Variable feeding behavior in Orchestoidea tuberculata (Nicolet 1849): Exploring the relative importance of macroalgal traits

Cristian Duarte, Karin Acuña, Jorge M. Navarro, Iván Gómez, Eduardo Jaramillo, Pedro Quijón

Research output: Contribution to journalArticlepeer-review

29 Citations (Scopus)


The feeding behavior of algal consumers inhabiting sandy beaches and the consequences of this behavior on their performance are poorly understood. Food quality has been shown to influence the food preference of algal consumers. However, food preference can often be altered or subordinated to habitat choice. This study analyzes the feeding behavior (preference and consumption rate), absorption efficiency and growth rates of the talitrid amphipod Orchestoidea tuberculata (Nicolet, 1849) in relation to the nutritional characteristics of two of the most common macroalgae stranded in the Chilean north-central region. Our experiments show that these amphipods prefer Macrocystis integrifolia over Lessonia nigrescens when presented with fresh fragments of both algae simultaneously. However, this preference did not match the performance of the amphipods when reared on diets of a single algal species: in that growth rates were not different. These results suggest that M. integrifolia is not a superior food item compared to L. nigrescens. The lower content of proteins and total organic matter found in M. integrifolia supports this interpretation. The preference of the amphipods for L. nigrescens over M. integrifolia when dry powdered algae of each species were provided (artificial food), suggested that some aspect of the physical structure of these two algae determined food preference. When the amphipods were maintained with each of the algal species in no choice experiments, they consumed 2 times more M. integrifolia, but showed higher absorption efficiency on L. nigrescens. These results suggest that food quantity and not absorption efficiency was used to compensate for the lower nutritional quality of M. integrifolia. The feeding behavior documented in this study differs significantly from that observed in populations of the same species inhabiting southern Chile, cautioning against generalizing results obtained even within a single species. Our results suggest that physical features rather than chemical characteristics of the food drive feeding preferences, including the potential (indirect) roles played by the fronds of these seaweeds as refuges against competition and desiccation.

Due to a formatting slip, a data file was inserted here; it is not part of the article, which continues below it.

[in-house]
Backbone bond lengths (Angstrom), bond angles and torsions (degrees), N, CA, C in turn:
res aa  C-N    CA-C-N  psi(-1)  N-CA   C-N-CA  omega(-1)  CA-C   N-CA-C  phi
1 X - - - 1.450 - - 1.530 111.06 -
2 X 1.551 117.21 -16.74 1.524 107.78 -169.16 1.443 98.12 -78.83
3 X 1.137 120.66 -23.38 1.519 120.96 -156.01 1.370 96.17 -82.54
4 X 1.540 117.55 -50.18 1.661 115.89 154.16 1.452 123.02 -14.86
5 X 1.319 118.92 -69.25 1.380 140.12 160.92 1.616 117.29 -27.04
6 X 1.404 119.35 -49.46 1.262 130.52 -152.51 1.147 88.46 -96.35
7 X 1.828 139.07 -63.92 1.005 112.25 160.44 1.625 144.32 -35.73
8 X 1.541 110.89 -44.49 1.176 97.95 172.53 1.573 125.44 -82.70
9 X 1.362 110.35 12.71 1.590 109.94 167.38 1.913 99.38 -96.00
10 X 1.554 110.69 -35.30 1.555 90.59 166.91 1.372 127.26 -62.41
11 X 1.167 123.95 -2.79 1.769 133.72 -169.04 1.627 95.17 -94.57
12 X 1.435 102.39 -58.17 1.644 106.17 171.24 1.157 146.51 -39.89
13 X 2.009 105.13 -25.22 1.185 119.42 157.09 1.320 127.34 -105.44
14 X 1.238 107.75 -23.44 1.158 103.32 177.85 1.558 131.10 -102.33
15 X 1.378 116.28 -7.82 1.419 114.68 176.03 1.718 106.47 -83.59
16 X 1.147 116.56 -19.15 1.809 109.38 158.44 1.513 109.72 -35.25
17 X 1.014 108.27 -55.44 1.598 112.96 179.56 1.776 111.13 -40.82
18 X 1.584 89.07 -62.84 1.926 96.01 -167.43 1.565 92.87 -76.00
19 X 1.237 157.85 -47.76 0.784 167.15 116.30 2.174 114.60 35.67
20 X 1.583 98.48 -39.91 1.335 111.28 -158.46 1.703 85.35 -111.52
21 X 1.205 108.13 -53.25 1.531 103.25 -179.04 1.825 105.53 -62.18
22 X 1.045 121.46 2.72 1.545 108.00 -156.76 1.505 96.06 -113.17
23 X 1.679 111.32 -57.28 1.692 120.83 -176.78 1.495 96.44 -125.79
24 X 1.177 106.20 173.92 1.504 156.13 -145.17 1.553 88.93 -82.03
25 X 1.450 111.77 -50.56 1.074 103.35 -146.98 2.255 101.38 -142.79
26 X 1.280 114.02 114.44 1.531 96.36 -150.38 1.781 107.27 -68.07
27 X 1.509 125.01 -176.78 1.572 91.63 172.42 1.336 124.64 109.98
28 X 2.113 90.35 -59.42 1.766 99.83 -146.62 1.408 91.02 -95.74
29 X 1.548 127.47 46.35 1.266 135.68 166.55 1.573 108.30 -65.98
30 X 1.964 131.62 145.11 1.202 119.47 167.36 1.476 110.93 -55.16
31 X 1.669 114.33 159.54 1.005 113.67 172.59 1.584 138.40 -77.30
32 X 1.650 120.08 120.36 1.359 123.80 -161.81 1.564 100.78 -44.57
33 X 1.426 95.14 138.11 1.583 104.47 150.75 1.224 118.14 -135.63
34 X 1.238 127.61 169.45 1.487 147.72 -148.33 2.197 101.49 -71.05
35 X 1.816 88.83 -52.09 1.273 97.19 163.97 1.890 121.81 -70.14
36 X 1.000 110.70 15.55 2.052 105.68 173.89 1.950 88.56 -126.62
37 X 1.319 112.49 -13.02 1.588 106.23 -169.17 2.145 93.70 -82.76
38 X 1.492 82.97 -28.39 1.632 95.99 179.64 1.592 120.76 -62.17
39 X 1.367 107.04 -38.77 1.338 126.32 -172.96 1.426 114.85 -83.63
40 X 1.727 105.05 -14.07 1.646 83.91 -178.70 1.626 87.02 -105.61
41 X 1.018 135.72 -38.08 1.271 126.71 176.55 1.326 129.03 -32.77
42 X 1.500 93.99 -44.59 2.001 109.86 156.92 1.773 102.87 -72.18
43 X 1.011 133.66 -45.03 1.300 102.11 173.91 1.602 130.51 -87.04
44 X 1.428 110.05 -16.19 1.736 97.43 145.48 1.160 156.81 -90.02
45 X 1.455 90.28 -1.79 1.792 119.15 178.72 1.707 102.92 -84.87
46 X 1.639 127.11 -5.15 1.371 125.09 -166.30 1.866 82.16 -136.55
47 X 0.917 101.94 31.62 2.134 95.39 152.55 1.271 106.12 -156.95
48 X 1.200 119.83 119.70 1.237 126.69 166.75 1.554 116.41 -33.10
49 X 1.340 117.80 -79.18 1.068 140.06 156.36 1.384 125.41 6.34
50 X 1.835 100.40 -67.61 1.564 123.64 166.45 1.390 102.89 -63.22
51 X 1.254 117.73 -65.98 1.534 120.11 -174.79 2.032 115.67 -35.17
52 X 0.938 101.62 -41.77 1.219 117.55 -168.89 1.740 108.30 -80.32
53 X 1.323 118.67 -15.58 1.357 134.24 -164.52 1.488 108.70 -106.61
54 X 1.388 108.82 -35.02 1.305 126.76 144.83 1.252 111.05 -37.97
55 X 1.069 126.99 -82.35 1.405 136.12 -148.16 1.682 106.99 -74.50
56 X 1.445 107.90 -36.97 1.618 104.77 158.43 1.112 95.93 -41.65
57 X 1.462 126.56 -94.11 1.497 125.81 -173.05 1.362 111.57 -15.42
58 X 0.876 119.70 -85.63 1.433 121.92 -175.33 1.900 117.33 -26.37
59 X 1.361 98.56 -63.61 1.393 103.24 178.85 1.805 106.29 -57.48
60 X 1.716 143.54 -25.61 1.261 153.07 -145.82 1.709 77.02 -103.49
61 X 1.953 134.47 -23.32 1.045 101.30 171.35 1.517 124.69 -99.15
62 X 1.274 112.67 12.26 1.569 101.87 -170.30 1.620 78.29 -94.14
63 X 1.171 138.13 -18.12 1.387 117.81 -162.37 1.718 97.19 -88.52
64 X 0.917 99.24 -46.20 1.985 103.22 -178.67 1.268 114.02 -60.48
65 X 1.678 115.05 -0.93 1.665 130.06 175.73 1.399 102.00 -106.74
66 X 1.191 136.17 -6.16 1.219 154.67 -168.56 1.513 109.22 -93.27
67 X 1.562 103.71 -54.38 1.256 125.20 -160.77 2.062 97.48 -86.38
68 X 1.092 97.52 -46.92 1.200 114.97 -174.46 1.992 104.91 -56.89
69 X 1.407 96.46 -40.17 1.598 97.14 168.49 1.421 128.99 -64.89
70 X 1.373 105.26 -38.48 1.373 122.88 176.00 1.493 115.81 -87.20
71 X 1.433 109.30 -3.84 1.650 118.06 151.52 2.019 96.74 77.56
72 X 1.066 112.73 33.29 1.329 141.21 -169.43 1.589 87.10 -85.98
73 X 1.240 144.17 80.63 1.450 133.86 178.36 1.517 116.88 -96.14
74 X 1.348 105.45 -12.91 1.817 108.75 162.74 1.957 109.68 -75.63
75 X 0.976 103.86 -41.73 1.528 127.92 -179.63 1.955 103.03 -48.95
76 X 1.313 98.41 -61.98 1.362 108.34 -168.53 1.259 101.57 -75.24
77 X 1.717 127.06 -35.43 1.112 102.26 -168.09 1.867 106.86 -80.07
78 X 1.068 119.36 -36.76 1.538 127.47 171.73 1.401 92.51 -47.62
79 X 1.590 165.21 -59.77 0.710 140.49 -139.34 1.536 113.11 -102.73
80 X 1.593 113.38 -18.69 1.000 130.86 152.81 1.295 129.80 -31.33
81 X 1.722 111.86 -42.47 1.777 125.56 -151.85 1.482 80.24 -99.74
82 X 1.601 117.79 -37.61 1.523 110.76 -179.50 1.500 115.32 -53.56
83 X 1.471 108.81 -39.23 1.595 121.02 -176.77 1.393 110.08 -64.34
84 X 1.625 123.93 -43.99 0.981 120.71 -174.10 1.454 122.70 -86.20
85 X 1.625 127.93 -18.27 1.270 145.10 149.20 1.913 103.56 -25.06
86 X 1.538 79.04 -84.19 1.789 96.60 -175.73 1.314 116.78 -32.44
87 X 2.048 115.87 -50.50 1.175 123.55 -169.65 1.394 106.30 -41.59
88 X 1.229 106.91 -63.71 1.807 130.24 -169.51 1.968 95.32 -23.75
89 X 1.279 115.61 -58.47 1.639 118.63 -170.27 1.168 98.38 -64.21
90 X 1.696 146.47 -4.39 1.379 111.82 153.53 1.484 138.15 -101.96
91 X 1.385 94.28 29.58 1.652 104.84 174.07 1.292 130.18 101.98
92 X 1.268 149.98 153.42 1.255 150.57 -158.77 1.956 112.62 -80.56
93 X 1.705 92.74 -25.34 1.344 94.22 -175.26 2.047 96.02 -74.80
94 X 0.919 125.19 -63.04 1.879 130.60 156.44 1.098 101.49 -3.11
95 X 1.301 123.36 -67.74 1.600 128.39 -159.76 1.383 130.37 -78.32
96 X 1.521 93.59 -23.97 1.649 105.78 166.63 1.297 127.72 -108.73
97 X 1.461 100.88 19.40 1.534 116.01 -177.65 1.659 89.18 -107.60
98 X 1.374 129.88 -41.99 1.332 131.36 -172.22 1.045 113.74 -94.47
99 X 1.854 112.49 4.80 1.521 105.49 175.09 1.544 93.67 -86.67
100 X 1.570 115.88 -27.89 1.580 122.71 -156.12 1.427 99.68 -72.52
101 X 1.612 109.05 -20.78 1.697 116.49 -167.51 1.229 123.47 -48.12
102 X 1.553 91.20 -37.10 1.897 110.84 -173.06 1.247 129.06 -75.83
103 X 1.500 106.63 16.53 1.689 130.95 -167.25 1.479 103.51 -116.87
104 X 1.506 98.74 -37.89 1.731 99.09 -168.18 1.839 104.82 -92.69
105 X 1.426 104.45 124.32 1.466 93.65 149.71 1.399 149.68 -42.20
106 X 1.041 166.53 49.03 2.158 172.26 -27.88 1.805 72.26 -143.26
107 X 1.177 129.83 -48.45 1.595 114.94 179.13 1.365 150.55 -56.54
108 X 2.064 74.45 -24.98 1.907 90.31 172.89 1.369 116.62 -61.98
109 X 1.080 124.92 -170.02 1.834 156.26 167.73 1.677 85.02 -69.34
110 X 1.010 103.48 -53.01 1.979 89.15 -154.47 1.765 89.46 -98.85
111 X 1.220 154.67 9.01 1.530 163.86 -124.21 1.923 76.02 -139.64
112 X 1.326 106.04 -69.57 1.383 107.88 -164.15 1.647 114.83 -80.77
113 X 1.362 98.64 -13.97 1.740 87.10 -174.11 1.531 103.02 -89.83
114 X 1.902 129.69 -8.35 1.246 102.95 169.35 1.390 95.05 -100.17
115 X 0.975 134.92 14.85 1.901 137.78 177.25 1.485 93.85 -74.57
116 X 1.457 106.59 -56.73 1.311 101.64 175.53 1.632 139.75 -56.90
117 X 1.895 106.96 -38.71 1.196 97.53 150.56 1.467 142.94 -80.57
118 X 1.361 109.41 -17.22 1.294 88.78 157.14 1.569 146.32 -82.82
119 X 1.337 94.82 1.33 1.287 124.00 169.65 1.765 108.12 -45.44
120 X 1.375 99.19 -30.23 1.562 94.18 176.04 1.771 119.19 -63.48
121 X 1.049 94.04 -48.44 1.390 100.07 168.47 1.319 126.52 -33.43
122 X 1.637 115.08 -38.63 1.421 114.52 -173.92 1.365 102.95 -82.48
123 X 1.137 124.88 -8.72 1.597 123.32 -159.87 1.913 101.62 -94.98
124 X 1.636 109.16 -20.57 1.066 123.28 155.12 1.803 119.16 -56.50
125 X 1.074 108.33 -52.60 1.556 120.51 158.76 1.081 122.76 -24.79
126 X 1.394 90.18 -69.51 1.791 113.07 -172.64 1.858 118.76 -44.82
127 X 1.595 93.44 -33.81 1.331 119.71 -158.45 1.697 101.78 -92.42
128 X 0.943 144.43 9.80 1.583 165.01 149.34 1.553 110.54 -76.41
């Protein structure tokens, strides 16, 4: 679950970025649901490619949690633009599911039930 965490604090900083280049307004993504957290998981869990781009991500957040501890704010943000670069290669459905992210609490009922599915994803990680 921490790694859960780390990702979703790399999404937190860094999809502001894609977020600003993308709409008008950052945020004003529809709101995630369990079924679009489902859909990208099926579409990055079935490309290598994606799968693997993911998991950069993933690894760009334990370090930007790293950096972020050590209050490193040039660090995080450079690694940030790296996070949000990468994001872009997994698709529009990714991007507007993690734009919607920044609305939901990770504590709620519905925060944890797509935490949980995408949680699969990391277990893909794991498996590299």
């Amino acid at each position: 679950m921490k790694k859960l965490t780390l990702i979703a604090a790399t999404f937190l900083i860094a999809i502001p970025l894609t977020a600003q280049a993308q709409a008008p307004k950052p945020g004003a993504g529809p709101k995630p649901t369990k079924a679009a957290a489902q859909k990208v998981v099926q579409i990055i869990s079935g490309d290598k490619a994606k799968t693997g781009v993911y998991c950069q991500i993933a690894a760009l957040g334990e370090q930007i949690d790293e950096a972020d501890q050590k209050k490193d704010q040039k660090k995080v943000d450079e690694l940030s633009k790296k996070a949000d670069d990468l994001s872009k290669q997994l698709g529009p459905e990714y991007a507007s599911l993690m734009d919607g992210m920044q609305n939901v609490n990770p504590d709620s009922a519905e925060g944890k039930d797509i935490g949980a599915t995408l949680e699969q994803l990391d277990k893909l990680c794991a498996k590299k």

Original languageEnglish
Pages (from-to)1-7
Number of pages7
JournalJournal of Sea Research
Publication statusPublished - Mar 2014


  • Food preference
  • Food quality
  • Macroalgae
  • Orchestoidea tuberculata
  • Sandy beaches

ASJC Scopus subject areas

  • Oceanography
  • Ecology, Evolution, Behavior and Systematics
  • Aquatic Science


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